European shares were steady on Wednesday in choppy trading as investors cautiously positioned ahead of U.S. housing data, which could both confirm economic recovery and pose a threat to monetary easing.

By 1205 GMT, the pan-European FTSEurofirst 300 index of top shares was flat at 1,093.78 points after giving up the bulk of its early gains to remain off Friday's 8-month closing high.

On Tuesday, the index lost 1.1 percent after concerns about China's slowing economic growth, its biggest pull-back in two weeks as appetite for risky assets waned.

Markets aren't that easy after last week's run-up, we are currently in a consolidation. There isn't that much data out, which will be needed to give the market the next leg-up to the upside, said Markus Huber, head of German trading at ETX Capital.

Britain's third-biggest supermarket group J Sainsbury led gainers across the index, rising 3.1 percent after it beat forecasts for fourth quarter sales growth after winning market share from rivals.

Around Europe, UK's FTSE 100 index was up 0.1 percent, France's CAC 40 rose 0.1 percent and Germany's DAX index up 0.2 percent.

Today could be an important day for the DAX, technical analysts at RBS said. If the index drops below 7,032 points we should prepare for a new low in the 6,970-7,000 range.

The DAX has climbed 20 percent so far this year, outperforming its French and UK counterparts, which are up 13 percent and 6 percent respectively.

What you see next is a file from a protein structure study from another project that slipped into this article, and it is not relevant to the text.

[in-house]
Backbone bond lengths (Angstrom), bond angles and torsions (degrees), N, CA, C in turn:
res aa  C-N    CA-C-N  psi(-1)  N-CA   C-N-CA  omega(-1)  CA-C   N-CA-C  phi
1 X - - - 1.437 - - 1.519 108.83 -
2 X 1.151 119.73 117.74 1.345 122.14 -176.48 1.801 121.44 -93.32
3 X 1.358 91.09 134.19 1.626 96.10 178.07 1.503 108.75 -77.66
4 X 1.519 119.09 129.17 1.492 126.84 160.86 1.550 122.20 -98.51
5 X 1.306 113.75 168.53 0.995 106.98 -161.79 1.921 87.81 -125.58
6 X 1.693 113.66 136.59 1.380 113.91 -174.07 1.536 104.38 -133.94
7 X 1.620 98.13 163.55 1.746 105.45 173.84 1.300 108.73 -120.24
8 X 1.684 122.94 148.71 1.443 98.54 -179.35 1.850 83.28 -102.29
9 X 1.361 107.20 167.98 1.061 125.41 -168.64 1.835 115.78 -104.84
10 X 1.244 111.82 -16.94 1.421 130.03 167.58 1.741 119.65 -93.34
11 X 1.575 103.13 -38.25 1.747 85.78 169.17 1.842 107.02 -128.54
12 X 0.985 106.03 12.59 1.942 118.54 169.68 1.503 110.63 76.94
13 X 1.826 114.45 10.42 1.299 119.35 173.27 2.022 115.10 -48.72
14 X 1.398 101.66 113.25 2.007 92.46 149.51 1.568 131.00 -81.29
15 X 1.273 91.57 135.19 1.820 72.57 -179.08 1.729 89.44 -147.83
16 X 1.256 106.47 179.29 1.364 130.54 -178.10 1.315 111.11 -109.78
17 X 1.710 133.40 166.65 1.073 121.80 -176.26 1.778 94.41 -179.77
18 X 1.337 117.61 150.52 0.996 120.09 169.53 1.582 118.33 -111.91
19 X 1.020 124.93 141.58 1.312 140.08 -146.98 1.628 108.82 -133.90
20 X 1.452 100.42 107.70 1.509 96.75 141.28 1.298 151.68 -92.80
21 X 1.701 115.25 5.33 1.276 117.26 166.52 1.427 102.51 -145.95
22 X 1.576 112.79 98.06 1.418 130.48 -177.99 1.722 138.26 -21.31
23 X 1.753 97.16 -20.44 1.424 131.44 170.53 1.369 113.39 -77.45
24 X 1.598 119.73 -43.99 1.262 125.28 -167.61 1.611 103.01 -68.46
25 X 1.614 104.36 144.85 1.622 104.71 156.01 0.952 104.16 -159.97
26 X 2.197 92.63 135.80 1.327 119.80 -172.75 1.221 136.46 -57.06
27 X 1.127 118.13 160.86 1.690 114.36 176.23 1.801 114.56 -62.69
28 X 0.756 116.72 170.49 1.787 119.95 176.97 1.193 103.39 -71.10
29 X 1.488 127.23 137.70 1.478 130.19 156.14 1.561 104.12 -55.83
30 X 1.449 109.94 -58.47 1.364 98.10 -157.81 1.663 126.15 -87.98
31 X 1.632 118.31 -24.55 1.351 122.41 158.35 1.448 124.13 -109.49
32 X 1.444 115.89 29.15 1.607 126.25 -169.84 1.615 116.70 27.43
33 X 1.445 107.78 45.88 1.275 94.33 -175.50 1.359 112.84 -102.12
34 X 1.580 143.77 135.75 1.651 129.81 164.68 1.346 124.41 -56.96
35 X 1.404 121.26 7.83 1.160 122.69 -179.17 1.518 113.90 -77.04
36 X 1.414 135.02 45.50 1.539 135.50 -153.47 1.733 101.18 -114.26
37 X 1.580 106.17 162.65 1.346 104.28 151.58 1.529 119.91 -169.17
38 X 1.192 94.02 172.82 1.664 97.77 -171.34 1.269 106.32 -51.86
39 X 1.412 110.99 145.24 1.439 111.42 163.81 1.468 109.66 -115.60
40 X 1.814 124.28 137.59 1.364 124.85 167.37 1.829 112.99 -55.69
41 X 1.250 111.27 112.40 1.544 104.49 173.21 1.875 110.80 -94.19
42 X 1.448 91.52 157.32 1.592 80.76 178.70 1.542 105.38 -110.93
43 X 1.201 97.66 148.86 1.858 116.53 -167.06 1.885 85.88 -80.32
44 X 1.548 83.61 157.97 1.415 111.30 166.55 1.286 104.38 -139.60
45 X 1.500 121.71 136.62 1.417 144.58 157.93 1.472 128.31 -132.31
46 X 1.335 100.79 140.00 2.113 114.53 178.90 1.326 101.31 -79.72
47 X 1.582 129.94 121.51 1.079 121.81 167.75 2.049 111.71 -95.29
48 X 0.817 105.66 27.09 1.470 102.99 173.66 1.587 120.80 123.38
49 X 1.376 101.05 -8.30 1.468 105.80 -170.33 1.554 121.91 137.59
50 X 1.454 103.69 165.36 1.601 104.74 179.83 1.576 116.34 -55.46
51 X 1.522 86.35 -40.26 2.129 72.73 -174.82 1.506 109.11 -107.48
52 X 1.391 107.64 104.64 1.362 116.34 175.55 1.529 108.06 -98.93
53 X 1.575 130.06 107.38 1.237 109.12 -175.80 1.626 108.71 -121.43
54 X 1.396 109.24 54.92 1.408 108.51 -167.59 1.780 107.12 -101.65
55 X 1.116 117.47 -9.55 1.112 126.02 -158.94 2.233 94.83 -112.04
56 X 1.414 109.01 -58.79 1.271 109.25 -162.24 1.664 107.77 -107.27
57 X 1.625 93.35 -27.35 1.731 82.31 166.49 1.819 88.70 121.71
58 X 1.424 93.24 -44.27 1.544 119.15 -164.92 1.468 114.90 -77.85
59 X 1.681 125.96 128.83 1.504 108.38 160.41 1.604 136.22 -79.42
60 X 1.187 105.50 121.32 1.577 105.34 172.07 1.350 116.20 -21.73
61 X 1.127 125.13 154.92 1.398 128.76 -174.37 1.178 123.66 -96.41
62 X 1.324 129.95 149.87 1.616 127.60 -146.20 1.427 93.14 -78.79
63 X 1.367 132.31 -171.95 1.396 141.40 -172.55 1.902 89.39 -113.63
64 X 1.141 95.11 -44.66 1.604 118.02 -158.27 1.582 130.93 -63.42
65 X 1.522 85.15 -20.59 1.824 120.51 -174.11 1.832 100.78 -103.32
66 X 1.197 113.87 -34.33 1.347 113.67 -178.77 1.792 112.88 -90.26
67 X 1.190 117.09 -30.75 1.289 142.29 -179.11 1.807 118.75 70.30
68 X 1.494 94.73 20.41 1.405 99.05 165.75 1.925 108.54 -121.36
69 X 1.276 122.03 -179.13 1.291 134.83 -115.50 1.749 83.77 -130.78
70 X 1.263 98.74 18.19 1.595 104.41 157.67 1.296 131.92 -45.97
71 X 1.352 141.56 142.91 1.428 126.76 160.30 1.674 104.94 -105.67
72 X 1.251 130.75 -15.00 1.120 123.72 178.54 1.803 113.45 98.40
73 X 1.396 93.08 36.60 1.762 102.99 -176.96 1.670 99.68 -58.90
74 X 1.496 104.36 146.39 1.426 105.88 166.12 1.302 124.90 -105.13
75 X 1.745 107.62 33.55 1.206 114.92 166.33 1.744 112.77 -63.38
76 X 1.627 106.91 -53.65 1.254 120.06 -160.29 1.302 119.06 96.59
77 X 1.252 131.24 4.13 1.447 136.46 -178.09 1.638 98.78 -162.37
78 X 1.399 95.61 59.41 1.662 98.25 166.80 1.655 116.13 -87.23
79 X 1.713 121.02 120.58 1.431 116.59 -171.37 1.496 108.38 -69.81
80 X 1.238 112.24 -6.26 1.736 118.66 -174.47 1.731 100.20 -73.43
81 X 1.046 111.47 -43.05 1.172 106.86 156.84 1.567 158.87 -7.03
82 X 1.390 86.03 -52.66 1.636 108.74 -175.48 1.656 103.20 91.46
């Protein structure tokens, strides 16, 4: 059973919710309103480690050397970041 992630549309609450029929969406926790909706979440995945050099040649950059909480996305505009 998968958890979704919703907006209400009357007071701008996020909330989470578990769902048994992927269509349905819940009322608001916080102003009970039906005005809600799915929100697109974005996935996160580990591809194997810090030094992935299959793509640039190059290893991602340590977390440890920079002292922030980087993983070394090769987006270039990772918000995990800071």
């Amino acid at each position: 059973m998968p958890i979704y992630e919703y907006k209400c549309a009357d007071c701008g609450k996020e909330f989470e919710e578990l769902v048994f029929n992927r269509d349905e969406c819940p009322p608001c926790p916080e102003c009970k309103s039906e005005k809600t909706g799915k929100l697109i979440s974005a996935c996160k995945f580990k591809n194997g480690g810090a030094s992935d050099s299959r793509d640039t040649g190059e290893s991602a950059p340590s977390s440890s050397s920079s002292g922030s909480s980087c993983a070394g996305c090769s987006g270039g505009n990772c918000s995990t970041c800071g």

Trading volumes were thin at about a third of 90-day averages by midday for the main European indices, underlining investors' wait-and-see mode.

Investors awaited monthly U.S. existing home sales, due at 1400 GMT.

We see upside surprise potential, said Viola Stork, analyst at Landesbank Hessen-Thueringen, adding that a too optimistic number could pose at threat to monetary easing.

The question is whether and when the monetary watchdogs will abandon their ultra-loose monetary policy.

Those fears were fuelled by Narayana Kocherlakota, president of the Minneapolis Federal Reserve Bank. He said the Federal Reserve may need to start moving away from its near-zero interest rate policy as soon as this year due to the accelerating economy.

ETX Capital's Huber said fears for early tightening by the Fed were overdone. The U.S. recovery is still rather slow or mild compared to previous recoveries. Also the housing market is still at very low levels, compared to time before the subprime crisis in 2008/2009.

A German trader added he expected U.S. home sales to have increased at a slow rate and that the Fed would be not in the situation to react faster than planned.

Swedish telecoms group TeliaSonera, down 3.7 percent, was among the biggest decliners after Finnish state investment firm Solidium said it sold some shares.

Teliasonera's share price is currently pricing in a fall in its earnings per share growth rate of 2.5 percent a year for five years, on a compounded basis, StarMine data to the Tuesday close showed. This compared with a contraction of 5.9 percent for Tele2.

The shares were among the heaviest traded in the pan-European FTSEurofirst 300 with volumes at more than triple their 90-day average.

Dutch cable company Ziggo jumped at its market debut after pricing its initial public offering at the top end of its expected range. By 1205 GMT the shares were trading at 21.54 euros, well above the IPO price of 18.50 euros.